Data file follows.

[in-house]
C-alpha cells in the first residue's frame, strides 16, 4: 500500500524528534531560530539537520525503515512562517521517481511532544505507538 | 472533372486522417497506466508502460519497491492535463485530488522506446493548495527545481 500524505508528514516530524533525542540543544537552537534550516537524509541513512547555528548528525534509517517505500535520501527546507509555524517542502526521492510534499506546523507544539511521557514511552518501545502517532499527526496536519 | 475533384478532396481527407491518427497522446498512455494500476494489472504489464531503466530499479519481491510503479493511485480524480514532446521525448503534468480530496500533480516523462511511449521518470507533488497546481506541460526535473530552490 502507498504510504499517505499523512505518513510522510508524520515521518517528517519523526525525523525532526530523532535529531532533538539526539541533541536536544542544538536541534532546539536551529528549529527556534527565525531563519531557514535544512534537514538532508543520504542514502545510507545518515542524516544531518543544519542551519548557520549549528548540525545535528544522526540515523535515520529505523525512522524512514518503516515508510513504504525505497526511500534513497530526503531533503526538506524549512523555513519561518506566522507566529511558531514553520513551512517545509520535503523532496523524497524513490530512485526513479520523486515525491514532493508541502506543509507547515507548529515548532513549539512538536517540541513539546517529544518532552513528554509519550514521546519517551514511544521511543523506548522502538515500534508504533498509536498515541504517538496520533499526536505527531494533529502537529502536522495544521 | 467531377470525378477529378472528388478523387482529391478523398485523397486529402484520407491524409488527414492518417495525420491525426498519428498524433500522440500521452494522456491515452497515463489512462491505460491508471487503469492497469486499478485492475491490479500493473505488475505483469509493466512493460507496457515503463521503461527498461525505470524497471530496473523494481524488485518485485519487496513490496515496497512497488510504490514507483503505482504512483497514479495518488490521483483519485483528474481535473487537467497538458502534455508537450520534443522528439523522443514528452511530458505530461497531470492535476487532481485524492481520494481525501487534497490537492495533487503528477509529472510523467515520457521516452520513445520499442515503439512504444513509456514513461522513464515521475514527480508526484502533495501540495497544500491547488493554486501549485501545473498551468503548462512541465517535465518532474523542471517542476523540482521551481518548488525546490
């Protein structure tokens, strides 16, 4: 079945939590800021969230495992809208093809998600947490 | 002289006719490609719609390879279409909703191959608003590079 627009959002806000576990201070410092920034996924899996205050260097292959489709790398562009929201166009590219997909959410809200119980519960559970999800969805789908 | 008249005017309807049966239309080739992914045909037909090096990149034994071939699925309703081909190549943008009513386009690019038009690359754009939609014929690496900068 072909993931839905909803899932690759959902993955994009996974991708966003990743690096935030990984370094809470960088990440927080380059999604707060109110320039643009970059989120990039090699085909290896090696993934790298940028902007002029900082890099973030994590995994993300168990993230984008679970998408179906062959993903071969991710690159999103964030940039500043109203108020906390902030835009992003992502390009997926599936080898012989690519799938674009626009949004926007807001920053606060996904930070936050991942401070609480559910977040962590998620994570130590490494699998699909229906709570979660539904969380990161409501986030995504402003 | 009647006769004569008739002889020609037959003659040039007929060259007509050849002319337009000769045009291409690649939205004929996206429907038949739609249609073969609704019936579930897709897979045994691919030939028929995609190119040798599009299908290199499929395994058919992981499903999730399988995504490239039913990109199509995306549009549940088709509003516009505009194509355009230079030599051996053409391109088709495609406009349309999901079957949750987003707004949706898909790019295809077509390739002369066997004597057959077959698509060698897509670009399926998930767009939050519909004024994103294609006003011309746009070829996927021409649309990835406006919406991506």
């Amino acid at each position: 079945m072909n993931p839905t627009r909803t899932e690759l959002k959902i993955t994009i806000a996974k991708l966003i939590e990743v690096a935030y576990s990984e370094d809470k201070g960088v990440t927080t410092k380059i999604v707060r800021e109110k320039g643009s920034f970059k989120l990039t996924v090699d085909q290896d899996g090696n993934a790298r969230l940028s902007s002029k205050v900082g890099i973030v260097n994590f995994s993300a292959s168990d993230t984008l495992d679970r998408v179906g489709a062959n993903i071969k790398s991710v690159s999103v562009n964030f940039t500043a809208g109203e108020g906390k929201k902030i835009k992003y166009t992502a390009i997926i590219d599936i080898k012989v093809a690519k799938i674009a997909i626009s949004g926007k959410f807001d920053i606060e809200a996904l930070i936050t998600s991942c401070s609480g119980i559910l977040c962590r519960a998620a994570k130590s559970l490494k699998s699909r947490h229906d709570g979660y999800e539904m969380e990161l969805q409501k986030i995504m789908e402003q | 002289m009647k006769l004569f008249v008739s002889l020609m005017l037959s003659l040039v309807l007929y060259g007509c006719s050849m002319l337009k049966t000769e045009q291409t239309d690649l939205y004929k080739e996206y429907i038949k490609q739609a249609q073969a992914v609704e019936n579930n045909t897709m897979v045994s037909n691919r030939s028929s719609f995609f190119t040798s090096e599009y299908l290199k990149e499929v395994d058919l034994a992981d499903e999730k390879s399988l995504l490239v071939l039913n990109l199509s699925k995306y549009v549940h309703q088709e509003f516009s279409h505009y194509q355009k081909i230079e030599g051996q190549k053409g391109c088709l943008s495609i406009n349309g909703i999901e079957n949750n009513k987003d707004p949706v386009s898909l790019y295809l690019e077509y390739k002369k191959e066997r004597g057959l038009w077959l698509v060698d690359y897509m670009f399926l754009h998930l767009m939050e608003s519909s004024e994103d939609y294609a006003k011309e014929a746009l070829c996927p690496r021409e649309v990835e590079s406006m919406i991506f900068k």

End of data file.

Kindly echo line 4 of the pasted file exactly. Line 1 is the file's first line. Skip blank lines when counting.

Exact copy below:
């Amino acid at each position: 079945m072909n993931p839905t627009r909803t899932e690759l959002k959902i993955t994009i806000a996974k991708l966003i939590e990743v690096a935030y576990s990984e370094d809470k201070g960088v990440t927080t410092k380059i999604v707060r800021e109110k320039g643009s920034f970059k989120l990039t996924v090699d085909q290896d899996g090696n993934a790298r969230l940028s902007s002029k205050v900082g890099i973030v260097n994590f995994s993300a292959s168990d993230t984008l495992d679970r998408v179906g489709a062959n993903i071969k790398s991710v690159s999103v562009n964030f940039t500043a809208g109203e108020g906390k929201k902030i835009k992003y166009t992502a390009i997926i590219d599936i080898k012989v093809a690519k799938i674009a997909i626009s949004g926007k959410f807001d920053i606060e809200a996904l930070i936050t998600s991942c401070s609480g119980i559910l977040c962590r519960a998620a994570k130590s559970l490494k699998s699909r947490h229906d709570g979660y999800e539904m969380e990161l969805q409501k986030i995504m789908e402003q | 002289m009647k006769l004569f008249v008739s002889l020609m005017l037959s003659l040039v309807l007929y060259g007509c006719s050849m002319l337009k049966t000769e045009q291409t239309d690649l939205y004929k080739e996206y429907i038949k490609q739609a249609q073969a992914v609704e019936n579930n045909t897709m897979v045994s037909n691919r030939s028929s719609f995609f190119t040798s090096e599009y299908l290199k990149e499929v395994d058919l034994a992981d499903e999730k390879s399988l995504l490239v071939l039913n990109l199509s699925k995306y549009v549940h309703q088709e509003f516009s279409h505009y194509q355009k081909i230079e030599g051996q190549k053409g391109c088709l943008s495609i406009n349309g909703i999901e079957n949750n009513k987003d707004p949706v386009s898909l790019y295809l690019e077509y390739k002369k191959e066997r004597g057959l038009w077959l698509v060698d690359y897509m670009f399926l754009h998930l767009m939050e608003s519909s004024e994103d939609y294609a006003k011309e014929a746009l070829c996927p690496r021409e649309v990835e590079s406006m919406i991506f900068k």